US Navy announces hospital ship’s mission stops in South America

US Navy file photo of USNS Comfort (T-AH 20) off the coast of Colombia.

US Navy hospital ship USNS Comfort (T-AH 20) is beginning another deployment to South America, Central America, and the Caribbean mid-June to deliver medical assistance in response to the humanitarian crisis created by the ongoing political and economic instability in Venezuela.

During its five-month deployment, Comfort medical teams will pull in to Colombia, Costa Rica, Dominican Republic, Ecuador, Grenada, Haiti, Jamaica, Panama, Saint Lucia, St. Kitts and Nevis, and Trinidad and Tobago for working port visits.

“This deployment responds directly to the man-made crisis Maduro’s regime has created,” said US Navy Adm. Craig Faller, commander of US Southern Command, which will oversee the deployment. “Comfort medical teams will be working alongside host nation medical professionals who are absorbing thousands of Venezuelan migrants and refugees.”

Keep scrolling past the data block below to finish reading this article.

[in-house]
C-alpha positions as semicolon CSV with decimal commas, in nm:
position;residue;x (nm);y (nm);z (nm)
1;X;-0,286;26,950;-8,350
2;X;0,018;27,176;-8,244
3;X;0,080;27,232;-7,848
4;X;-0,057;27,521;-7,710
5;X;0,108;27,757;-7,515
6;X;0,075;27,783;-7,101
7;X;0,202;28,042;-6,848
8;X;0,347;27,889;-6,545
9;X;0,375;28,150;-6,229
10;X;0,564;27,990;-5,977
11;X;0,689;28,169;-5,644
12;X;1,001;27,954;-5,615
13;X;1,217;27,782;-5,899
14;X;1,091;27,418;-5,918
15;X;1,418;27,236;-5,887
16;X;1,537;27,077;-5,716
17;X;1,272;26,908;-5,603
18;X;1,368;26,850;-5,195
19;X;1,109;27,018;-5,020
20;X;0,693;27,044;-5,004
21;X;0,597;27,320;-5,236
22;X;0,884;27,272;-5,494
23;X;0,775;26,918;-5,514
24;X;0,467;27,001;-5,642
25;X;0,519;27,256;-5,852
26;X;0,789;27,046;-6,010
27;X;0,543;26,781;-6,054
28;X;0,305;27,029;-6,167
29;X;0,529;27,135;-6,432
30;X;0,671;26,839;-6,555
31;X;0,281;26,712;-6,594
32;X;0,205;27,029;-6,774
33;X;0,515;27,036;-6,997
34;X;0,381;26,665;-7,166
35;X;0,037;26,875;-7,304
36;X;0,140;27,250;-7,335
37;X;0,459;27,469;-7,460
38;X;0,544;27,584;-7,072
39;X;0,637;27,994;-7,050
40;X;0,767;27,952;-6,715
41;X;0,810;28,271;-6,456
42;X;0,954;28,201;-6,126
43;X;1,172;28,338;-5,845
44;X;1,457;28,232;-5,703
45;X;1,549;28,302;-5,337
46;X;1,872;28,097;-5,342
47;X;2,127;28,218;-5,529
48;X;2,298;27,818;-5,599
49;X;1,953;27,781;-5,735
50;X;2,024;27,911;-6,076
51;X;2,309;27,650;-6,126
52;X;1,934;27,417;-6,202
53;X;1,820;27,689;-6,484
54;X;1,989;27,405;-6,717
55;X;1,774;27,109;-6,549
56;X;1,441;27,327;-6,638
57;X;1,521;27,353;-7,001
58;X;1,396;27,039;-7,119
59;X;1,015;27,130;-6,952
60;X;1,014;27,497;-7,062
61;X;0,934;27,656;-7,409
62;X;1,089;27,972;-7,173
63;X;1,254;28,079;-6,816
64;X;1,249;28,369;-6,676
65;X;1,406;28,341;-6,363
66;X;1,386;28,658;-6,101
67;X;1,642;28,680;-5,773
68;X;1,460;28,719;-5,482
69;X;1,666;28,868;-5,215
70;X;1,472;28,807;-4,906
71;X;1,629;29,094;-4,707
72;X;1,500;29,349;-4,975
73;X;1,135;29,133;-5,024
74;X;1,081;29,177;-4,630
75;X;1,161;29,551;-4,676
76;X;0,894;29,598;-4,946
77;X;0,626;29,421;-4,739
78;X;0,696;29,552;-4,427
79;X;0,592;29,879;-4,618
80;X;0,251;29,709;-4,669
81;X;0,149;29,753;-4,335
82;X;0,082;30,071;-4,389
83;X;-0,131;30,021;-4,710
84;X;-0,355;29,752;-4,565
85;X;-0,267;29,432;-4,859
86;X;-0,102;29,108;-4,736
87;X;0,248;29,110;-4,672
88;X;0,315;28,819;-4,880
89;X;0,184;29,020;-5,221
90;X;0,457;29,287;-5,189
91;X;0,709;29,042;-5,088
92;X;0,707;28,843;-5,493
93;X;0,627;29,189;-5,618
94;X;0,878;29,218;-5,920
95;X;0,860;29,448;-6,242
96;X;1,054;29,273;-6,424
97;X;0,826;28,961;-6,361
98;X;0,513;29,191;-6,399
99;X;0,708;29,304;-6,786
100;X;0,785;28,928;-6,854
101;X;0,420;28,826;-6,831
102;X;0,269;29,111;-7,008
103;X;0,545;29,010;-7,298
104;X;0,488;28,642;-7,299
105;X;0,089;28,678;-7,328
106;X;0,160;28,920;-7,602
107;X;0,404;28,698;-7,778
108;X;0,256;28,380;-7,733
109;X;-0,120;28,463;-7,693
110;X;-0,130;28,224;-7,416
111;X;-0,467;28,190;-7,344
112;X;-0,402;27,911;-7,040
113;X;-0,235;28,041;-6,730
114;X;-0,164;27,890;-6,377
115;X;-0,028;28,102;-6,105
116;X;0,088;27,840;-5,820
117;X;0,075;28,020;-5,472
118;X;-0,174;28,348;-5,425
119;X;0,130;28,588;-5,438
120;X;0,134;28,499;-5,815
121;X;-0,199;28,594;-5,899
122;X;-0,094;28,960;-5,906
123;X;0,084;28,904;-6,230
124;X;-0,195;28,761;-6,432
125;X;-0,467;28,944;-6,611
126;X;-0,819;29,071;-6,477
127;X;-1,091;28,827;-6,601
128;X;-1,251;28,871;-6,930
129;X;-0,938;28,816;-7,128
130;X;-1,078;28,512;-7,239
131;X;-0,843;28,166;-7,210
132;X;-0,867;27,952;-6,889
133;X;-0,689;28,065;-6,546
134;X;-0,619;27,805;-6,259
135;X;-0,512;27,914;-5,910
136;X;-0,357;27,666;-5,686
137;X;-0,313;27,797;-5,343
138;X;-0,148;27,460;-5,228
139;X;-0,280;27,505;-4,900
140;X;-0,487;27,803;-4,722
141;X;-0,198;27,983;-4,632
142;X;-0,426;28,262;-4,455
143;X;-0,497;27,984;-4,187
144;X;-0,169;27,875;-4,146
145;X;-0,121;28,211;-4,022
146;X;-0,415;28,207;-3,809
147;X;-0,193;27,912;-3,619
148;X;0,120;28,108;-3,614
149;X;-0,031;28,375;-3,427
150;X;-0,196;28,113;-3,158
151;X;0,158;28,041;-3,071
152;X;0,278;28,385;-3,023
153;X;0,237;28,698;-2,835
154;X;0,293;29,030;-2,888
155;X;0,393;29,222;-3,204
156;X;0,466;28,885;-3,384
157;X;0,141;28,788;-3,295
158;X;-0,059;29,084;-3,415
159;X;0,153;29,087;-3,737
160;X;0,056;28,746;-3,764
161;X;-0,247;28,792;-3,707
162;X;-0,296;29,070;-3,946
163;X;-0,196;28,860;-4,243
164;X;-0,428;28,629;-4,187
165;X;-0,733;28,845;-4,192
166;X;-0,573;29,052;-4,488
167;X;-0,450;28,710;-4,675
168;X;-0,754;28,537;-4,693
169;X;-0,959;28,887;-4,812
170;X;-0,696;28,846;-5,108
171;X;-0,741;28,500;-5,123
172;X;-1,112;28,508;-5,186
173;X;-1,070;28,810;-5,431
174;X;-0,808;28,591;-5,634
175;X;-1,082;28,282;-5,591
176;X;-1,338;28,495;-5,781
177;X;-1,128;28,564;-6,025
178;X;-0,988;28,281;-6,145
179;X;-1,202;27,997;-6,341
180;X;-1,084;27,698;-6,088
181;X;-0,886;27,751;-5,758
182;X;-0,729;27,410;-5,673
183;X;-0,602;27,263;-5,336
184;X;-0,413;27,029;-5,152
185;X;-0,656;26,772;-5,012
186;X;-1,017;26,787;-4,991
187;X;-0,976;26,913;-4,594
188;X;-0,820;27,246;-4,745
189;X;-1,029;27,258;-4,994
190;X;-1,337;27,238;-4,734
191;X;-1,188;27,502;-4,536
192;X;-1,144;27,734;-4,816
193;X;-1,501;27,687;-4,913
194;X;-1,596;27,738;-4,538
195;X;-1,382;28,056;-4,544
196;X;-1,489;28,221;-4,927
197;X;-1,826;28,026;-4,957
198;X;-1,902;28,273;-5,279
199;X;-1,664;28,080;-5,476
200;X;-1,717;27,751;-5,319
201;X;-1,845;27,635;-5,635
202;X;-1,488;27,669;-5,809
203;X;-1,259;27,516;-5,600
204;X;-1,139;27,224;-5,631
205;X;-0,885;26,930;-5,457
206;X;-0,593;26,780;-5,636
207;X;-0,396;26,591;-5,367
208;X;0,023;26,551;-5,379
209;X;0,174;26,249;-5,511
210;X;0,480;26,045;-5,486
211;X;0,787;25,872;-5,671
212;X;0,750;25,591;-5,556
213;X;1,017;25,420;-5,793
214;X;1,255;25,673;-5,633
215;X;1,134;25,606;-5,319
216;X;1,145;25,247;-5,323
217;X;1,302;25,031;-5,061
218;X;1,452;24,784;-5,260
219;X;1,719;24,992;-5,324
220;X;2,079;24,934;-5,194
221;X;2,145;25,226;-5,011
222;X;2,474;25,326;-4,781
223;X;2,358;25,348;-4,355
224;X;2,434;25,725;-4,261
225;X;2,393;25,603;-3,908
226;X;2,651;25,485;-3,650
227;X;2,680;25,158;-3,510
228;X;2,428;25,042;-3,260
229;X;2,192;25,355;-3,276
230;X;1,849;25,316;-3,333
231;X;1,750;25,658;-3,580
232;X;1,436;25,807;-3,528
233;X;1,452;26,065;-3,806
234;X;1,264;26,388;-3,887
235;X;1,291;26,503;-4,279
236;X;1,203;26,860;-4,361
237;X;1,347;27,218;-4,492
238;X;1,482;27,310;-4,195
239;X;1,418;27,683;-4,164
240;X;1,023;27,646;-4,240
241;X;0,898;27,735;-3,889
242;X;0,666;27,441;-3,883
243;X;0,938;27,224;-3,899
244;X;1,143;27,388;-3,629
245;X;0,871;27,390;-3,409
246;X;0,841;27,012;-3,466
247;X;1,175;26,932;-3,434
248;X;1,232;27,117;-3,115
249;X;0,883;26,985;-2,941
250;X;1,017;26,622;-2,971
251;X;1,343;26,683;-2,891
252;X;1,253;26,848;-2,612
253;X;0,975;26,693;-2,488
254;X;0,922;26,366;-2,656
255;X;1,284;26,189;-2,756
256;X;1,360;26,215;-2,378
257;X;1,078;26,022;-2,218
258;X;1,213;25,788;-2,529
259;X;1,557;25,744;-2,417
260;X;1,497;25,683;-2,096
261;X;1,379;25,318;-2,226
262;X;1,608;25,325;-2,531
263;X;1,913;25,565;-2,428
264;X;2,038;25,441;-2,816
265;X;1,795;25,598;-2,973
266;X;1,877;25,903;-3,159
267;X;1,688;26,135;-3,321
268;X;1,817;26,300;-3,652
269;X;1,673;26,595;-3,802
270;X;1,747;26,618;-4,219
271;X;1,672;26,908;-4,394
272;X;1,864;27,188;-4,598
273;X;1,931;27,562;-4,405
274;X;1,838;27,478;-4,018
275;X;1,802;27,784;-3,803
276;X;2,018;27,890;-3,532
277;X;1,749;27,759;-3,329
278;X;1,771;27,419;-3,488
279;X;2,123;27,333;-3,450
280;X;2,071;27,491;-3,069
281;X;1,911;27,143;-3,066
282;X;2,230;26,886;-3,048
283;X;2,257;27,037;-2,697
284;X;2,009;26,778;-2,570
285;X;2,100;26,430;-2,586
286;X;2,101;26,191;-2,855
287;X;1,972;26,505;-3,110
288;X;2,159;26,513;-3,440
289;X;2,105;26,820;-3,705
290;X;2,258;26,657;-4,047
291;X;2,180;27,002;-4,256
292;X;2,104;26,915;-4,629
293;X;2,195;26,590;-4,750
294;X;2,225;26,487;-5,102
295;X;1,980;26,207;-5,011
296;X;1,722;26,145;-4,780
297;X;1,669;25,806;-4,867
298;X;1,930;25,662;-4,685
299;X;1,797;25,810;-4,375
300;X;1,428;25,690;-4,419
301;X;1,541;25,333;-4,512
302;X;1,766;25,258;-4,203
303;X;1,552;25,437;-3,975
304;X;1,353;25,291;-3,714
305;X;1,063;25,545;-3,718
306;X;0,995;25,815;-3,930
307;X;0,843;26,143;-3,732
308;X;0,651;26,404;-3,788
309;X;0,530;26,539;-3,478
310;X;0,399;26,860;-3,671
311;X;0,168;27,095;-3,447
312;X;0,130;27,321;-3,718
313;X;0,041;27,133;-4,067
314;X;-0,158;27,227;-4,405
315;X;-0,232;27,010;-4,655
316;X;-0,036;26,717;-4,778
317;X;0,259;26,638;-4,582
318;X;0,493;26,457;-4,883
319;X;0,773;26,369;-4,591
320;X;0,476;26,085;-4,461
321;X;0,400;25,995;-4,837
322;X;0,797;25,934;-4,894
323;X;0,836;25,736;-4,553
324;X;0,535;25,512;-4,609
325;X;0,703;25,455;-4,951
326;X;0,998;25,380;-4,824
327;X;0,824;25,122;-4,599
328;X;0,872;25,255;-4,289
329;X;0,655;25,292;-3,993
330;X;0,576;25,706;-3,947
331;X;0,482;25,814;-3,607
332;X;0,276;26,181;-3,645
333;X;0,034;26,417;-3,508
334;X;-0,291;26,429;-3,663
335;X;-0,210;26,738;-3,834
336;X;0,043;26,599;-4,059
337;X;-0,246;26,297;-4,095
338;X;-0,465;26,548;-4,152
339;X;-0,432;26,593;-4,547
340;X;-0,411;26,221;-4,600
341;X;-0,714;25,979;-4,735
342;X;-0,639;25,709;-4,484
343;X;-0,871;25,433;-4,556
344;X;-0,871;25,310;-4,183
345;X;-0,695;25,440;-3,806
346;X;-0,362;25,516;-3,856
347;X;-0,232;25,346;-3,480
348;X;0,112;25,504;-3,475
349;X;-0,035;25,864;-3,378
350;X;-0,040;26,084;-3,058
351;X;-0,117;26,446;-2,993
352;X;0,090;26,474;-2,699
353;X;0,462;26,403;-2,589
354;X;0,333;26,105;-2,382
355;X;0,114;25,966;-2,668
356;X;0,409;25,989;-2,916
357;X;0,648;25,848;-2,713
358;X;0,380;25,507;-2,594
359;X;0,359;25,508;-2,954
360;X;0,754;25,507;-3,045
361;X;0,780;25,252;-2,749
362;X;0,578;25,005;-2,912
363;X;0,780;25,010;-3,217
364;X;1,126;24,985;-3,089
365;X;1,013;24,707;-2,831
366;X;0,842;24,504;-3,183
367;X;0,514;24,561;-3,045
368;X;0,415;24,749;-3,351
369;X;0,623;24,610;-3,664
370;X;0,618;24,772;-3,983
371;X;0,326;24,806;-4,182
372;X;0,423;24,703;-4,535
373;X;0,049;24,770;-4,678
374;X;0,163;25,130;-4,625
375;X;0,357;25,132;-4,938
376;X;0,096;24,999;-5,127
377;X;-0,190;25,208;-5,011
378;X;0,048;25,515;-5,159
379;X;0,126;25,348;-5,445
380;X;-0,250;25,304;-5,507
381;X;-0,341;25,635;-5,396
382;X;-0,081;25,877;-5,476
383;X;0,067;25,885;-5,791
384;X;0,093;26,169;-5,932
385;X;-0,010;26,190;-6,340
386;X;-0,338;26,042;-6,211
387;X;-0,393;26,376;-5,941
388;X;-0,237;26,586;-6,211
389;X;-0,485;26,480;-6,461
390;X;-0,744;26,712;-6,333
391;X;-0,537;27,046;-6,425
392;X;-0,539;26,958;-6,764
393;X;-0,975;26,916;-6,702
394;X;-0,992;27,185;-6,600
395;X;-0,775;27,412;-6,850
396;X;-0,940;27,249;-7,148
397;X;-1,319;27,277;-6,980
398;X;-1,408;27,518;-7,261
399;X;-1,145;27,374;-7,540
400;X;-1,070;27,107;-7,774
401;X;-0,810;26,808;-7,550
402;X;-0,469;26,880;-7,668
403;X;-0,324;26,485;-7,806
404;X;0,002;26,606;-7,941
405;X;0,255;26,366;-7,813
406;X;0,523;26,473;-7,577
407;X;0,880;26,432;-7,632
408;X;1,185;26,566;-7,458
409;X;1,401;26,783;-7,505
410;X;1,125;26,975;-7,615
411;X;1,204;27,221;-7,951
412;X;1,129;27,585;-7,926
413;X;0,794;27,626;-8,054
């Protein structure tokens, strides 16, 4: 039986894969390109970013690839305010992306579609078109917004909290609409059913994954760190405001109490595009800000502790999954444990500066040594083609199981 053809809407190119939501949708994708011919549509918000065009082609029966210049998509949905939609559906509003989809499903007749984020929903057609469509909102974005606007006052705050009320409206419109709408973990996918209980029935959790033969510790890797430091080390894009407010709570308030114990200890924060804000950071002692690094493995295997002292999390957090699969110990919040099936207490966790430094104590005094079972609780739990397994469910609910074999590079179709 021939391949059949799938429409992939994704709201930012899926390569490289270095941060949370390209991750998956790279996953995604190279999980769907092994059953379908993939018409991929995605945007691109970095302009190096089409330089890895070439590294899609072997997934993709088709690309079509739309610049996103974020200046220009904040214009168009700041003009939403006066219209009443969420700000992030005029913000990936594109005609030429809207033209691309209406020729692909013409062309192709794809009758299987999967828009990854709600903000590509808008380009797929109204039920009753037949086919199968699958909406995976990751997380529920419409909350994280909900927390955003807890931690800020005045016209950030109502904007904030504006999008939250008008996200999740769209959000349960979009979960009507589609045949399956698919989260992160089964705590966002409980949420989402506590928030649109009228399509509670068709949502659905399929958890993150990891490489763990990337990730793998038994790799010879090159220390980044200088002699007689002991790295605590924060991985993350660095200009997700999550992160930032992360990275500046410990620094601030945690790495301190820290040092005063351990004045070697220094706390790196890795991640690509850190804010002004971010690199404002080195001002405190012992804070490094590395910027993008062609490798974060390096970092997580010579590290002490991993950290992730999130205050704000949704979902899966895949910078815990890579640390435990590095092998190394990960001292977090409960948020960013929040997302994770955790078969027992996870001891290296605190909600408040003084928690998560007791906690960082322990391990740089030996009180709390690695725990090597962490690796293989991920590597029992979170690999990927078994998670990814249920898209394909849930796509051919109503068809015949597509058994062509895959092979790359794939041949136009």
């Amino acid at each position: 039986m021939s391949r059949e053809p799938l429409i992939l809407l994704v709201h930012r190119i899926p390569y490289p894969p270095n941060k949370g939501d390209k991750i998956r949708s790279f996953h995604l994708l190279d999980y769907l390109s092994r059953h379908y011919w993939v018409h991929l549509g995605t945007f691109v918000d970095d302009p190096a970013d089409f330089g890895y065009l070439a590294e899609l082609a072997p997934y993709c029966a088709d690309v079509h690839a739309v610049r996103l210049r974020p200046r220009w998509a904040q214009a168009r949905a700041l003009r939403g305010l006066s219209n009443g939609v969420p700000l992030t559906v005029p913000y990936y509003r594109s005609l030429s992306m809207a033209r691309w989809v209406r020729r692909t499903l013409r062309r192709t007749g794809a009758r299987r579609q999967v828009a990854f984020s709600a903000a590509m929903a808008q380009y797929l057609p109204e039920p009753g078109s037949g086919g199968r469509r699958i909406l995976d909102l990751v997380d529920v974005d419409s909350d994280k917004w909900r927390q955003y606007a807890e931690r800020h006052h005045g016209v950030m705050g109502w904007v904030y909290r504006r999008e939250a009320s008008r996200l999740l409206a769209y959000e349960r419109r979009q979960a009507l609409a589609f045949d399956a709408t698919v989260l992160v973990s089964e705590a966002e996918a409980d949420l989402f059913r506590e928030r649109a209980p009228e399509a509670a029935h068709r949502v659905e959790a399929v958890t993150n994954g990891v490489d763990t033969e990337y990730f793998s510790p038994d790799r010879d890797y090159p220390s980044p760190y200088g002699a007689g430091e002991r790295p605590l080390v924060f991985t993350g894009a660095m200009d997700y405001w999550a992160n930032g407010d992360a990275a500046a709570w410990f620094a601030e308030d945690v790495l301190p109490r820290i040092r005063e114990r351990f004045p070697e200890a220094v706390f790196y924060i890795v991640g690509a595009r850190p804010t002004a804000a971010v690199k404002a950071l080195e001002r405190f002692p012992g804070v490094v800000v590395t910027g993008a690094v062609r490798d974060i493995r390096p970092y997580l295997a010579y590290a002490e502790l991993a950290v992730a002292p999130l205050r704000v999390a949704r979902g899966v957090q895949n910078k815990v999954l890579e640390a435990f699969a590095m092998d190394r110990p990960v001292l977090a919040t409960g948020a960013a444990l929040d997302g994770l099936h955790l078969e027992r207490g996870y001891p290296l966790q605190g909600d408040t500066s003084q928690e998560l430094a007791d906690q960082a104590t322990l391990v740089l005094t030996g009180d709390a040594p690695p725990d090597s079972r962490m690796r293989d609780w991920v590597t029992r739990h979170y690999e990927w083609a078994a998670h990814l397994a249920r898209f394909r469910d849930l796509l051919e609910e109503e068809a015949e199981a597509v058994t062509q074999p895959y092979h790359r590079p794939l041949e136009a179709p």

From October to December 2018, Comfort completed its sixth deployment, an 11-week deployment for medical support to Ecuador, Peru, Colombia and Honduras, helping more than 26,700 patients in need, including 599 onboard surgeries.

This marks the seventh hospital ship deployment to the region since 2007. The embarked medical teams will provide care on board and at land-based medical sites, helping to relieve pressure on national medical systems strained partly by an increase in cross-border migrants. As with the last deployment, the plan is to embark medical professionals from partner nations to join in the effort to provide medical care to patients. The deployment reflects the United States’ enduring promise of friendship, partnership and solidarity with the Americas.

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